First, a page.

The moreish fritters went hand-in-hand with the wasabi mayo but I'm hesitant to say they were on good terms with the pancakes which could ranked as one of the few better executed ones in town. That said, I can imagine how delicious it would be if I had the Butter & Maple ($8.90) instead because the test-and-tried sweet savoury formula is hard to go wrong. 

New items aside, most people may still question the difference between the Kumoya and Karafuru. Recipes have been fine-tuned and the frilly elements are stripped off to showcase the theme flavors. For instance, the Matcha Yoghurt Parfait ($15.90), which formerly assumed the form of Matcha Jasmine, is now purely done in matcha. I missed the crispy Matcha Langue de chat which has been replaced by saccharinely sweet matcha macaron but the concept of a 和風-style matcha dessert is visibly reinforced with larger helpings of tsubu-an (coarse red been paste) and matcha financiers. 

Of course, this naturally implied that the sweetness has racheted up a few notches, but thankfully the tangy yoghurt soft serve placed it under well control. That said, a pure matcha syrup instead of matcha Creme anglaise might work as a better candidate because the taste of matcha here is as elusive as that of the iced matcha latte.
Those looking for something sweet but more substantial can opt the same buttery pancakes served with yoghurt soft serve. We had the Tiramisu ($15.90) which was kissed by a shot of cold espresso instead of the usual Baileys or other alcohol. But I didn't felt shortchanged at all because the interplay of flavors and textures in the presence of fudgy yoghurt brownie and crumbly chocolate sables made this a delightful treat especially for people like me who enjoy coffee in my desserts.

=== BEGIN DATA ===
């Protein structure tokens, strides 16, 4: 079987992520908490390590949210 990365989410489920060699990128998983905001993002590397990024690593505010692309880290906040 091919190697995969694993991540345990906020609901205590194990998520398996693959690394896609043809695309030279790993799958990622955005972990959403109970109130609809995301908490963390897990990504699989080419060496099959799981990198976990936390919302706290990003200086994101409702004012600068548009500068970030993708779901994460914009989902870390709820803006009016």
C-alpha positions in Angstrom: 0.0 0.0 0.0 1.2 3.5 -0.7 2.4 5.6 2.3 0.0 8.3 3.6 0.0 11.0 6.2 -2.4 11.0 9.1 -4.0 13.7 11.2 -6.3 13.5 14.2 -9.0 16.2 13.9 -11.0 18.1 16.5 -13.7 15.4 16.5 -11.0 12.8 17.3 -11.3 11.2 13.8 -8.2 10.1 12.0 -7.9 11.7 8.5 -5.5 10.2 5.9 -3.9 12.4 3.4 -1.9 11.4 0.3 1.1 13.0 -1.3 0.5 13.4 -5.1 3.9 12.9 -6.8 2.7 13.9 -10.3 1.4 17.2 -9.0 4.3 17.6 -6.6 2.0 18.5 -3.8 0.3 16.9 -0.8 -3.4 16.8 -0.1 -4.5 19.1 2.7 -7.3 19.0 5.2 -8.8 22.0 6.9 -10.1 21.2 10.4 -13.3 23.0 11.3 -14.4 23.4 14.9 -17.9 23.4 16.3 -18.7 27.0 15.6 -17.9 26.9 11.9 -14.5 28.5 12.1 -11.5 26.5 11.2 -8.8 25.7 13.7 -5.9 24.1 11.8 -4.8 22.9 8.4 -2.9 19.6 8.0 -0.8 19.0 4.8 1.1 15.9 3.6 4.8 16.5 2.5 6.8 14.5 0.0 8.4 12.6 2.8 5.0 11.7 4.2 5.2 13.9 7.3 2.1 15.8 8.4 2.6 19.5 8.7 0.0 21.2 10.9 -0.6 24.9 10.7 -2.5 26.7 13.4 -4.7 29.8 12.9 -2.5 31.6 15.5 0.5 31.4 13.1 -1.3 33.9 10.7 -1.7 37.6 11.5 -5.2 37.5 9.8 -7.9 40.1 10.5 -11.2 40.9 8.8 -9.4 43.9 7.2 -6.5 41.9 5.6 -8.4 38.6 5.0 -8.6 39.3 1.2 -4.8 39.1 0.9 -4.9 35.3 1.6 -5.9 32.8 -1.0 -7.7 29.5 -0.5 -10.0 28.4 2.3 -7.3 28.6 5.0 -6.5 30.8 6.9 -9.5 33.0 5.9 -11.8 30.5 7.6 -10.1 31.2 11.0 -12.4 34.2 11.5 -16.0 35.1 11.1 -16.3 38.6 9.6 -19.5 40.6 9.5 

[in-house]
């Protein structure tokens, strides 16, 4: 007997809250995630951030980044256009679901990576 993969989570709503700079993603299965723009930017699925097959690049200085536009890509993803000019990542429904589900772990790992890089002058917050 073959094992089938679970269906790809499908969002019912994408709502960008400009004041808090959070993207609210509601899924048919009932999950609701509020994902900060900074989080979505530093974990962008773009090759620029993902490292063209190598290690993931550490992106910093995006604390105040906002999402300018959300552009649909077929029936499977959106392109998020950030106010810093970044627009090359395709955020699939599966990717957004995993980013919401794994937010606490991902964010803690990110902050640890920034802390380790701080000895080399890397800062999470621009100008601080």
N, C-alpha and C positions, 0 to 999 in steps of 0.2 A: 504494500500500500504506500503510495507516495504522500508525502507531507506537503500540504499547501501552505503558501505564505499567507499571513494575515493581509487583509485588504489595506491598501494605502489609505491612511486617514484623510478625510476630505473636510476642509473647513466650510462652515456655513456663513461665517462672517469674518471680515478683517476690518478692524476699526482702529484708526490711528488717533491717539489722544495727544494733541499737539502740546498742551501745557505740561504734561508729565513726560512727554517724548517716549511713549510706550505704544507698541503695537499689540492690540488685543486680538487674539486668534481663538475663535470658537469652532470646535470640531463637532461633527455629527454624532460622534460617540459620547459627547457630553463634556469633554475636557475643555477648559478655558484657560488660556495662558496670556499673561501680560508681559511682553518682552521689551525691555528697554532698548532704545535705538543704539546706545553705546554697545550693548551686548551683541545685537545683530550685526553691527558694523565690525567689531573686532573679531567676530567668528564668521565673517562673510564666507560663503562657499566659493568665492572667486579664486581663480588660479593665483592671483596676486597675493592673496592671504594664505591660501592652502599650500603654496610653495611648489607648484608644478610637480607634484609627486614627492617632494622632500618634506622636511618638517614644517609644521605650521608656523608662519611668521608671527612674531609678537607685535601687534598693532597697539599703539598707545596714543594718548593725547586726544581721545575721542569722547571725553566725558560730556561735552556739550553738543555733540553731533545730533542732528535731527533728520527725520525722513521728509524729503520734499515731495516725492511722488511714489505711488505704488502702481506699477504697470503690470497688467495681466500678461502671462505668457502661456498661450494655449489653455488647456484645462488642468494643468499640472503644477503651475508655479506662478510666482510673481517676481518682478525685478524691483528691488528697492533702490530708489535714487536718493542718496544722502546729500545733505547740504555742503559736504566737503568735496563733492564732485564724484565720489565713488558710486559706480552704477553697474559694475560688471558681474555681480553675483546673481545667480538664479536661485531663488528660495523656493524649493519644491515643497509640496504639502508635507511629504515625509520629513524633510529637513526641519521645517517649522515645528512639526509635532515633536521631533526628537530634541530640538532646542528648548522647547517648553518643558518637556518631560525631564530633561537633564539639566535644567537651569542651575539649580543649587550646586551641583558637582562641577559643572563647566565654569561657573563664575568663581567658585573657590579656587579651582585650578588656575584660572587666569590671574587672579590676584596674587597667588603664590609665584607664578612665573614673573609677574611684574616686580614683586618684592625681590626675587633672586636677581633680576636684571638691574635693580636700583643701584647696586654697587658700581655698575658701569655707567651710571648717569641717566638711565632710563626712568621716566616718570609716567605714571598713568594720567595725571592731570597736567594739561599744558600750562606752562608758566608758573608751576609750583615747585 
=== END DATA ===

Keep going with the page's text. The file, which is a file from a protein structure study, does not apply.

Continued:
The eclairs have now been downsized for customers to try more flavors in a sitting. As pretty as they used to be, I would prefer if the choux pastry can be more tender and less dry. With 12 regular flavors to choose from, I would recommend you to go with your personal favourite flavors.  

At $3 per piece, these dainty gems would make an impressive gift when you get them in 3-pc/6-pc/12-pc box. The size of the eclairs might draw some flak but on a positive light, you will less likely over-indulge and leave this place feeling as light as cloud.  

8 Jalan Klapa Singapore 199320
Tue-Fri/Sun 12pm-10pm 
Sat 12pm-10.30pm
Closed on Mon
IG: @kumoyasingapore

Saturday, October 15, 2016

Inoichi 猪一 : Kyoto's Bib Gourmand Ramen that Deserves a Star

If hawker food in Singapore is one of the cheapest Michelin star, then ramen will be the Japanese version of cheap Michelin star gourmet food

With over 100 Michelin-starred restaurants in Kyoto, ramen seems to be the poor man's gourmet compared to kaiseki or any innovative French or Italian cuisines. After all, Kyoto isn't as well known for ramen compared to Hokkaido or Kyushu. However, in the most recent Michelin Guide released for Japan last year, there were 3 ramen-ya that were awarded Bib Gourmand in Kyoto. 

One of them was Inoichi but it isn't the ramen shop with the highest ranking on Tabelog, a review site more commonly used by the locals. In fact, I wasn't attracted to the ramen when I saw the pictures posted online because it looked pale and plain. How can anything like this ever be tasty?